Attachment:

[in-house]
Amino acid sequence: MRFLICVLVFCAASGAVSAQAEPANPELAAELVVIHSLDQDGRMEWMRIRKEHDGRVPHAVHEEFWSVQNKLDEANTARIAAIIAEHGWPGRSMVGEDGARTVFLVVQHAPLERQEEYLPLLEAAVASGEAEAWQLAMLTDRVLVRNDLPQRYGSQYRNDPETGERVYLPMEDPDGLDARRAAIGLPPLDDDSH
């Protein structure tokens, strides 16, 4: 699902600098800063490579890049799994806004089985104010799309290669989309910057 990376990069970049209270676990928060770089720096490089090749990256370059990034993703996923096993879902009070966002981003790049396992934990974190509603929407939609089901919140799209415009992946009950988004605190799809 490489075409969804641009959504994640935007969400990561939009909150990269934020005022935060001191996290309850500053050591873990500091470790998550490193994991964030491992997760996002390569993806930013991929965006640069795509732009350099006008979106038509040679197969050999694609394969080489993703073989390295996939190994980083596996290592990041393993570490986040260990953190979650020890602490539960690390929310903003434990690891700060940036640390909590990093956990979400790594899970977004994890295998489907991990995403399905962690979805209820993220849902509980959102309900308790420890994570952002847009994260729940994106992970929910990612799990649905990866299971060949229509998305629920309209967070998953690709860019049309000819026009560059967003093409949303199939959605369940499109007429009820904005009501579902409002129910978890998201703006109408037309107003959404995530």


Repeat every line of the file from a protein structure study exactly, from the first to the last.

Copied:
[in-house]
Amino acid sequence: MRFLICVLVFCAASGAVSAQAEPANPELAAELVVIHSLDQDGRMEWMRIRKEHDGRVPHAVHEEFWSVQNKLDEANTARIAAIIAEHGWPGRSMVGEDGARTVFLVVQHAPLERQEEYLPLLEAAVASGEAEAWQLAMLTDRVLVRNDLPQRYGSQYRNDPETGERVYLPMEDPDGLDARRAAIGLPPLDDDSH
């Protein structure tokens, strides 16, 4: 699902600098800063490579890049799994806004089985104010799309290669989309910057 990376990069970049209270676990928060770089720096490089090749990256370059990034993703996923096993879902009070966002981003790049396992934990974190509603929407939609089901919140799209415009992946009950988004605190799809 490489075409969804641009959504994640935007969400990561939009909150990269934020005022935060001191996290309850500053050591873990500091470790998550490193994991964030491992997760996002390569993806930013991929965006640069795509732009350099006008979106038509040679197969050999694609394969080489993703073989390295996939190994980083596996290592990041393993570490986040260990953190979650020890602490539960690390929310903003434990690891700060940036640390909590990093956990979400790594899970977004994890295998489907991990995403399905962690979805209820993220849902509980959102309900308790420890994570952002847009994260729940994106992970929910990612799990649905990866299971060949229509998305629920309209967070998953690709860019049309000819026009560059967003093409949303199939959605369940499109007429009820904005009501579902409002129910978890998201703006109408037309107003959404995530």